i Cryptic Crossword 3366 by Maize

November 20, 2021

Difficulty rating (out of five):  🌟🌟🌟

Whilst I suppose it could be some sort of a joke, I doubt very much that Eimi (the i‘s crossword editor) has ever realised that along with masquerading as Maize I also blog for idothei on a Saturday. So once again I’ve been landed with my own puzzle, and this will have to be a diary-type blog rather than any sort of critical review.

As you may have noticed, there is a double pangram, but that was really just an afterthought, the seed for this one was the pair of reverse (or DIY) anagrams at 16/18a and at 13d; Don Manley refers to them as ‘Inverse clues’, and in my 30-odd previous puzzles (in various places) these were my first two. Once they had been found homes in the grid, I remember taking JERUSALEM from my ‘Clues awaiting puzzles’ file and putting it at 1a; I used to suffer from anxiety about that slot – ever since I’d heard it referred to as the ‘calling card for the whole puzzle’. A jonquil, some paparazzi, and a bit of syntax later had the grid complete. Double pangrams honestly aren’t that big a deal.

There were a hefty 3 substitution style clues – 6d WARRANTY and 10a SQUIRRELS probably both worked better than the clue for MAUI. The solitary &Lit was AUTOMOBILE, then the hidden at 2d ROLLING OVER was 11 letters long because hiddens should surely be as long as possible.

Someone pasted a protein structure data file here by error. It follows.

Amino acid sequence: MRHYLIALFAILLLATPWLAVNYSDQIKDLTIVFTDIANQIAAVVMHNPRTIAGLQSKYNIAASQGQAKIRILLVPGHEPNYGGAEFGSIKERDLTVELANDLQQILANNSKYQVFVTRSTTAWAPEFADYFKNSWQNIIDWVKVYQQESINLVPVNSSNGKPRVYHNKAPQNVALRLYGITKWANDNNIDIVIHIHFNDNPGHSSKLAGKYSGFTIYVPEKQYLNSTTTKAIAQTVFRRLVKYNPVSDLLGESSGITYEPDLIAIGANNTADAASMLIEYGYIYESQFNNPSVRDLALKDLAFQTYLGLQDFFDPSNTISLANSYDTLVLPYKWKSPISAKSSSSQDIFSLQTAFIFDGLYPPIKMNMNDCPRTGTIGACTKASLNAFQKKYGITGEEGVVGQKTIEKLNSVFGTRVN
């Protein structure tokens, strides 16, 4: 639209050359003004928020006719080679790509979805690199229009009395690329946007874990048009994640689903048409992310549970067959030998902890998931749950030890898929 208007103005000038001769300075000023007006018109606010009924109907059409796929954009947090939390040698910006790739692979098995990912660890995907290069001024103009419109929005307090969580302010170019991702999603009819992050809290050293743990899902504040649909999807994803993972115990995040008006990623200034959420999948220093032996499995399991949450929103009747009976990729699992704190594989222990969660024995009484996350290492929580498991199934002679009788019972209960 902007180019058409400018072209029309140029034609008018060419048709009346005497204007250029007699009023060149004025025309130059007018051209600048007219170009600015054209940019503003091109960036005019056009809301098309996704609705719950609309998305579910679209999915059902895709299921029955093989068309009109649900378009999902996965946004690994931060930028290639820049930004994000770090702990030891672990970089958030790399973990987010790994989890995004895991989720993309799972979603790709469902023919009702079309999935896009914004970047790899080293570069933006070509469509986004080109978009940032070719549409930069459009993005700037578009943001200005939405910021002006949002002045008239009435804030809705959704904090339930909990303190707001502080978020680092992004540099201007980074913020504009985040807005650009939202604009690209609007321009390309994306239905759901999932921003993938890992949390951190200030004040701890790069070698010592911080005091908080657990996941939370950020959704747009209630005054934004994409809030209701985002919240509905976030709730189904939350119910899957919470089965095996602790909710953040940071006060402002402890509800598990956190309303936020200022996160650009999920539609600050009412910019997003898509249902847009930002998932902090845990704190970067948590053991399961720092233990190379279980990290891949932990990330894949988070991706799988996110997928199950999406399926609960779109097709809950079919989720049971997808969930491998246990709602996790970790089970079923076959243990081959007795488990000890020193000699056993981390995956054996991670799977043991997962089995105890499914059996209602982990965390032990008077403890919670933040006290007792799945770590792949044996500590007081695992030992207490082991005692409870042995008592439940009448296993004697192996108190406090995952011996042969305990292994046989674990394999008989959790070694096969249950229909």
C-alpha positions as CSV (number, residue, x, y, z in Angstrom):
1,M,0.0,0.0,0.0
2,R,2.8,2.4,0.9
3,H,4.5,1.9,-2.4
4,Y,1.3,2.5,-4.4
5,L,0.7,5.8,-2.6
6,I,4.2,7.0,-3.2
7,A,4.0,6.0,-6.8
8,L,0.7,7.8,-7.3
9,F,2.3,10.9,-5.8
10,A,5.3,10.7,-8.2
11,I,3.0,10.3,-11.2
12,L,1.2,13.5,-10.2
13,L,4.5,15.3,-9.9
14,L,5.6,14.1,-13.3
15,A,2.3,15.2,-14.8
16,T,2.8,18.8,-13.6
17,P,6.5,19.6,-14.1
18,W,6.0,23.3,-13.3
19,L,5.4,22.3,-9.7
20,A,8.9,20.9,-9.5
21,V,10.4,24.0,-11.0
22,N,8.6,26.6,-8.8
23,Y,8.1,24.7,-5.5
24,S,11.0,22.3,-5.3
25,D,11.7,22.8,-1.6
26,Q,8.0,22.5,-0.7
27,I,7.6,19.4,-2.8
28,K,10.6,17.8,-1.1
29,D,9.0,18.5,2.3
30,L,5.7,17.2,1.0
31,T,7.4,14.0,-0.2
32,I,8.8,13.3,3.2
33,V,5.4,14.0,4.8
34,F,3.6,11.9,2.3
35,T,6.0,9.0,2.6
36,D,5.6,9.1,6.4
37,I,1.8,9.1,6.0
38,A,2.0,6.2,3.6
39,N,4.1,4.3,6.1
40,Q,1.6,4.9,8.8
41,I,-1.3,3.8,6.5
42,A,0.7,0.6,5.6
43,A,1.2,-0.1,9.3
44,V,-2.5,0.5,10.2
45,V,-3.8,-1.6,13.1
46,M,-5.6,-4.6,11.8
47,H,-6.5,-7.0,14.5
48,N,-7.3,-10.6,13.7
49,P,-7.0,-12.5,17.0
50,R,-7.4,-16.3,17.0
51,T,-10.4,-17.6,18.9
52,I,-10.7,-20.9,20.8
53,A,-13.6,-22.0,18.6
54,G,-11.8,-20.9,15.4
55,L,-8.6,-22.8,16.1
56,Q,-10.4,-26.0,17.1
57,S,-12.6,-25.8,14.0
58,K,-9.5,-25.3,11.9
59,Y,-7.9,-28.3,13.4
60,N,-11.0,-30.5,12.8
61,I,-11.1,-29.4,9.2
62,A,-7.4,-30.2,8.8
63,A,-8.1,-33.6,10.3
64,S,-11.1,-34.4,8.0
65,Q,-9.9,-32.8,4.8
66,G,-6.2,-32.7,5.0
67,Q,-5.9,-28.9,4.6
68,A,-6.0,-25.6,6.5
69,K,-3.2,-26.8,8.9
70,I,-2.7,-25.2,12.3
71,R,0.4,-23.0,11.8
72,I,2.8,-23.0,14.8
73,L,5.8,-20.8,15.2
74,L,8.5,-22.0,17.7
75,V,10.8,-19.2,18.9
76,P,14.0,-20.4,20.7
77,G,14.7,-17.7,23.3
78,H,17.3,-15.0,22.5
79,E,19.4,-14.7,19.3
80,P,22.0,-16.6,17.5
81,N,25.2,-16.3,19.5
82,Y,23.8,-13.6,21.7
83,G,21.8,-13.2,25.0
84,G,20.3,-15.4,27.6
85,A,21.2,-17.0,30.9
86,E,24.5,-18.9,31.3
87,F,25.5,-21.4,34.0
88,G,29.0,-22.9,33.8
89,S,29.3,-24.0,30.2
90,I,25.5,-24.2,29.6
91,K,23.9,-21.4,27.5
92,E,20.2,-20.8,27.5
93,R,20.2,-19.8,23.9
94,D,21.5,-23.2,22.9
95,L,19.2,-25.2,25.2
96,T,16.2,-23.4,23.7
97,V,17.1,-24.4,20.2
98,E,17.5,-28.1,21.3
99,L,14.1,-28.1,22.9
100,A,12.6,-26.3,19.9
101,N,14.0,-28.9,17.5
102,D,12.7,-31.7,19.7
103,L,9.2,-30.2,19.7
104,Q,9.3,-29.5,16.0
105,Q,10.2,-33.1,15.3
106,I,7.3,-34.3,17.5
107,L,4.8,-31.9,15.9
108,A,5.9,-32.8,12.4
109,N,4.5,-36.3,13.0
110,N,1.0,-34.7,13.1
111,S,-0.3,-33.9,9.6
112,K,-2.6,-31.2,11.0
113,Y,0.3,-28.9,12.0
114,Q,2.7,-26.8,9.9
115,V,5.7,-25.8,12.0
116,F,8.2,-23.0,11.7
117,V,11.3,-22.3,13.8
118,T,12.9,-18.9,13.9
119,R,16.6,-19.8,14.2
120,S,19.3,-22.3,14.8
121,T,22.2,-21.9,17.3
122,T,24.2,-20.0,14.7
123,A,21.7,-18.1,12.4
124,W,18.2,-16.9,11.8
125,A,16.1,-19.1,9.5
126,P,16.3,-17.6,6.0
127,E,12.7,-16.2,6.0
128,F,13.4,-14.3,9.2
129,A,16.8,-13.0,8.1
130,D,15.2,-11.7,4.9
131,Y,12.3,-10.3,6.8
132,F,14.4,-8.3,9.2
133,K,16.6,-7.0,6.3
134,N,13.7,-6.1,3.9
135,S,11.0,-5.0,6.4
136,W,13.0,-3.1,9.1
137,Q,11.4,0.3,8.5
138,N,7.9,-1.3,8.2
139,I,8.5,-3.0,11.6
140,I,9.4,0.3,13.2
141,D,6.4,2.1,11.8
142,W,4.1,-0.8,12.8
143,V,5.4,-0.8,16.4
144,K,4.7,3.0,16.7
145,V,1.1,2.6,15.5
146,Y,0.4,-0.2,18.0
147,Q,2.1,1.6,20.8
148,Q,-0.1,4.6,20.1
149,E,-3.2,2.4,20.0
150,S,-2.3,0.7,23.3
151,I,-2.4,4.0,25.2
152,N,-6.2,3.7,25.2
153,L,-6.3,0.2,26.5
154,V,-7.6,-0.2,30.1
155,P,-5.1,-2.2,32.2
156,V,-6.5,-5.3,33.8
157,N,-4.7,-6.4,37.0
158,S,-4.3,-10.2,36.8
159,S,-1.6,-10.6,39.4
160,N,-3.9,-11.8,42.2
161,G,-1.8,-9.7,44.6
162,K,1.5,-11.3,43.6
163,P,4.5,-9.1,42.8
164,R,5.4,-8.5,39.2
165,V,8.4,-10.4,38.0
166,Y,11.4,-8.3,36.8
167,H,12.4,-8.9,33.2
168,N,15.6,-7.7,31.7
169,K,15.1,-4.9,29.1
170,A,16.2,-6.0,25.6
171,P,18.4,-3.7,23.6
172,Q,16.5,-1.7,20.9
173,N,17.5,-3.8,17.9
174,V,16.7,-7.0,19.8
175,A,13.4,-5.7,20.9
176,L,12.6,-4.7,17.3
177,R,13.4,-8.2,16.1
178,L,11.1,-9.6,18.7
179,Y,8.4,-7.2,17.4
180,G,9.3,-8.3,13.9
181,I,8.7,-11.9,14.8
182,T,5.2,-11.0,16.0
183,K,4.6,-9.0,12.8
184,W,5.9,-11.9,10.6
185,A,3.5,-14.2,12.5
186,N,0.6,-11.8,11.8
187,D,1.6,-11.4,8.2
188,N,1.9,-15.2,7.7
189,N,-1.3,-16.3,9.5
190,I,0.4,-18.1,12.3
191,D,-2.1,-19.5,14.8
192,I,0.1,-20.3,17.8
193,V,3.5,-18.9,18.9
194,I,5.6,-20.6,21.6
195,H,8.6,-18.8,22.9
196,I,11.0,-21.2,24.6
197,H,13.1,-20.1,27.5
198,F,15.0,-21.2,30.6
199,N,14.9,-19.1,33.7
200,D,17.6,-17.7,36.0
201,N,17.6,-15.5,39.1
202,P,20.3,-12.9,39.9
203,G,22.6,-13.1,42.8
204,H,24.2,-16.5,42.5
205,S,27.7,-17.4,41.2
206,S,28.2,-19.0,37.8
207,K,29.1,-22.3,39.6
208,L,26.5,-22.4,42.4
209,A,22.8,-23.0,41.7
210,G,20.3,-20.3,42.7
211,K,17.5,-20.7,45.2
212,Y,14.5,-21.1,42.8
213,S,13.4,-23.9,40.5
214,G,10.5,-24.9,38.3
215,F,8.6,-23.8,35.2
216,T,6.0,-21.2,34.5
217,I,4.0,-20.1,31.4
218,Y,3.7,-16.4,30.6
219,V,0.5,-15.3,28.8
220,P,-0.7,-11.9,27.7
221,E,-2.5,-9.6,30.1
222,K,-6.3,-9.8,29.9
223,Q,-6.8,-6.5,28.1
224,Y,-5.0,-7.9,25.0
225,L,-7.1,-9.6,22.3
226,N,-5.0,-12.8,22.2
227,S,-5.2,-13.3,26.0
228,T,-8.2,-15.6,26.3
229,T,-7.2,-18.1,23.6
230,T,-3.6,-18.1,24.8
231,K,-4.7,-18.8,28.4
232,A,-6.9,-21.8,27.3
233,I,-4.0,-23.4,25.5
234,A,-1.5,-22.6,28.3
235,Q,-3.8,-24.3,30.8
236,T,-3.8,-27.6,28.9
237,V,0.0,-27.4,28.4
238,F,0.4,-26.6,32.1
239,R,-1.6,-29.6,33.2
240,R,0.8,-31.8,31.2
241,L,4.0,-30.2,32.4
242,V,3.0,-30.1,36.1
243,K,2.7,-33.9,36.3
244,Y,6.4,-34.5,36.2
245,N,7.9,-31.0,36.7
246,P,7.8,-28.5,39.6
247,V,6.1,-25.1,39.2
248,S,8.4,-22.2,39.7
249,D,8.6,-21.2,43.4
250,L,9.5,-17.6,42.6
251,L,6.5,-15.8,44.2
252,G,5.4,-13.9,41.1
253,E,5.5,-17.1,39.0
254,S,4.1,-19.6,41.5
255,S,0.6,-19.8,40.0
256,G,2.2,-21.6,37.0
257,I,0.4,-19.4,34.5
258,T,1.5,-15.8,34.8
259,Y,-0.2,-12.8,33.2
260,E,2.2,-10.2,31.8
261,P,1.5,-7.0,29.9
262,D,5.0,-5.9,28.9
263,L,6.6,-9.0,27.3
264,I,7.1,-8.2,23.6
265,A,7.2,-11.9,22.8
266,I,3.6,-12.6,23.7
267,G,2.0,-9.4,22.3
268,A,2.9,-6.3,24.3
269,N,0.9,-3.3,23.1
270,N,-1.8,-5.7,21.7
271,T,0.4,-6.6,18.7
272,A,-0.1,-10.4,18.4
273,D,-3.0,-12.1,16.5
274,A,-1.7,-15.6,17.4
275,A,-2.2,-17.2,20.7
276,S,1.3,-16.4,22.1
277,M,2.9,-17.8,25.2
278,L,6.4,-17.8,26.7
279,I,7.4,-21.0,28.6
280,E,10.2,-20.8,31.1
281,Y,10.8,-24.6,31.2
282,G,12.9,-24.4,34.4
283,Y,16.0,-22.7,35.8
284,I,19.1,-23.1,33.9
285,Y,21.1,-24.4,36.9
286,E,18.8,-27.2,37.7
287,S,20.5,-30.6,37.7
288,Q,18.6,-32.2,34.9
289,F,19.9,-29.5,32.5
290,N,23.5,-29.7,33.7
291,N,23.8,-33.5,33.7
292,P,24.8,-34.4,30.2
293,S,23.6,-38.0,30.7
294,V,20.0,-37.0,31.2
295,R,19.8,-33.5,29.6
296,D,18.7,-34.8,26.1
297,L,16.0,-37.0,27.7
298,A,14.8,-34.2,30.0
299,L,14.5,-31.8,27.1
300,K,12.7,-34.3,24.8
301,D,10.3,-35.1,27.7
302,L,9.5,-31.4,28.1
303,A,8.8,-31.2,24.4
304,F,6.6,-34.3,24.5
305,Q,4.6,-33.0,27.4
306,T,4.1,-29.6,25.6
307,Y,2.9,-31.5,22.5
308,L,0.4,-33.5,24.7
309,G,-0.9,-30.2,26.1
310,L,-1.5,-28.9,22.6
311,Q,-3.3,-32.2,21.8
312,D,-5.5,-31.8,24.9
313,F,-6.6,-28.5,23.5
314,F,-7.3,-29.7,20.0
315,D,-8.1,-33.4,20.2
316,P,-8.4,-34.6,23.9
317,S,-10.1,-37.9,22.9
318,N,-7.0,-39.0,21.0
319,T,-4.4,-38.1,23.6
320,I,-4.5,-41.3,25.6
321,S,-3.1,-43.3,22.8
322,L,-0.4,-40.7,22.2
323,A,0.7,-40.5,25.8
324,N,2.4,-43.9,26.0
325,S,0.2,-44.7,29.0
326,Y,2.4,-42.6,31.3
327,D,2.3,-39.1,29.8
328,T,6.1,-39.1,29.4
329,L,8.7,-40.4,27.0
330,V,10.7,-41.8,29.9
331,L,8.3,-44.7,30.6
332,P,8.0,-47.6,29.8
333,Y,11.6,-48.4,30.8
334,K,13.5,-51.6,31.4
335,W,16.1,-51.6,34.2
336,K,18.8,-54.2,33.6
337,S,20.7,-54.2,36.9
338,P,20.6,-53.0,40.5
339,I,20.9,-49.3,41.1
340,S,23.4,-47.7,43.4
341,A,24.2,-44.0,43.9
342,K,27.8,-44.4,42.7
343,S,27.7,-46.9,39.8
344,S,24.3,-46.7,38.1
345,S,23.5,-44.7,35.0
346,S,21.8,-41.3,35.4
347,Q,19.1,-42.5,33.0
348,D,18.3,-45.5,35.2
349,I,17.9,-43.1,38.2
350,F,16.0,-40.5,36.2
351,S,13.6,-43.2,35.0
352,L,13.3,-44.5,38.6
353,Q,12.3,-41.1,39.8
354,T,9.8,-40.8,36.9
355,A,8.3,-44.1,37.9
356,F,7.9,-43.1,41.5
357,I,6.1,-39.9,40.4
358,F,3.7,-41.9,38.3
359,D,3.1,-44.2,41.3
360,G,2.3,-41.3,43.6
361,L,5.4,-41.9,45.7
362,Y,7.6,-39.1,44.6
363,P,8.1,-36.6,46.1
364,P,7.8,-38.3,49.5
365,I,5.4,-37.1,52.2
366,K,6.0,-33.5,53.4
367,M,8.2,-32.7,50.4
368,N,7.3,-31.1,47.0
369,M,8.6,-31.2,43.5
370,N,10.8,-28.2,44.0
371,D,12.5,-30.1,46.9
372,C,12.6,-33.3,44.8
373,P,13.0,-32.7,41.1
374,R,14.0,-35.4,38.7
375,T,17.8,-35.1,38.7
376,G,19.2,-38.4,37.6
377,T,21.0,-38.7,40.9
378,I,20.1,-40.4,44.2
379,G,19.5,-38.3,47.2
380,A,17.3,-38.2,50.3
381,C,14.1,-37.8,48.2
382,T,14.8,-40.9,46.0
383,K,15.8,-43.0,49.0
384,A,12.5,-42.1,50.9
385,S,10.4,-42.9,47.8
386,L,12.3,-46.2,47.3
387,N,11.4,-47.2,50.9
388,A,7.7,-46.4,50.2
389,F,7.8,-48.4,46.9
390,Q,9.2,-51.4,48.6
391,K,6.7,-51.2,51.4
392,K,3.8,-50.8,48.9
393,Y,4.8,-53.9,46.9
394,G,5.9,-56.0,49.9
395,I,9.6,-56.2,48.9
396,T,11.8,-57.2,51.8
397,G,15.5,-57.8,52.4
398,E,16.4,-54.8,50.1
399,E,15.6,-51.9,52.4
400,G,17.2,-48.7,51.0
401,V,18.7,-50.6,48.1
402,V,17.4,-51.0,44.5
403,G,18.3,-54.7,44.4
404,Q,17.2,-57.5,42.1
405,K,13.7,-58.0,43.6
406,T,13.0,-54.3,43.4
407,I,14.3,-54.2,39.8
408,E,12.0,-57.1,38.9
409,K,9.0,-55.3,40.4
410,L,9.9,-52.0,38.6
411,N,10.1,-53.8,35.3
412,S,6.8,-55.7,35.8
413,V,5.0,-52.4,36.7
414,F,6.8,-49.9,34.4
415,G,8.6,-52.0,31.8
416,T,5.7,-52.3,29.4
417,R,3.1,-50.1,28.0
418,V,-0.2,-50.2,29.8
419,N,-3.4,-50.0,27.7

The clue for JESU seems to have gone down rather badly back in 2017 – ‘Pie and this?’, while being a definition Charlotte Church might have appreciated, was clearly a bit too vague.

For CoD this fairly simple one seems to have gone down best:

22a   Lady rabbi condemns empty words (6)

All the answers and parsings can be found here:

Fifteensquared/Independent 9632 by Maize

11 Responses to “i Cryptic Crossword 3366 by Maize”

  1. dtw42 said

    Ah well I solved JESU pretty early and liked the definition enough to put “ha!” in the margin, so nuts to the curmudgeons. Also enjoy a hitchhikers reference, obviously.
    I finished in the NW corner, with 1d, 9a and then finally 15a.
    Unless I’m overanalysing, nice extra subtlety to 7d – as well as the parsing presented by ms_rapper67 over on 15², I took it also as a suggestion that ’16’ and ’18’ were examples of ages. O, to be 18 again. [sigh]

  2. Cornick said

    Not over-thinking at all dtw. In fact the minimum age for marriage moving from 16 to 18 has been in the news just this week.

  3. thebargee said

    As soon as I saw MAIZE at the top I was on the lookout for a pangram or two and wasn’t disappointed 😊. Not that it helped, I found this to be a relatively straightforward solve and a thoroughly enjoyable accompaniment to a Saturday morning coffee. I’d say 2* was about right.

    1ac was a write-in, and so would 1dn have been had I not for some unfathomable reason written WHACK into 9ac instead of 6ac. Doh!!

    I particularly liked 10ac, 27ac, 2dn… well, lots really, but my fave was UXORIAL, such a nice word and reminded me of Latin lessons. My LOI was AGE, which I confess I couldn’t quite parse.

    Thanks Cornick for another great puzzle, looking forward to the next one…

  4. Saboteur said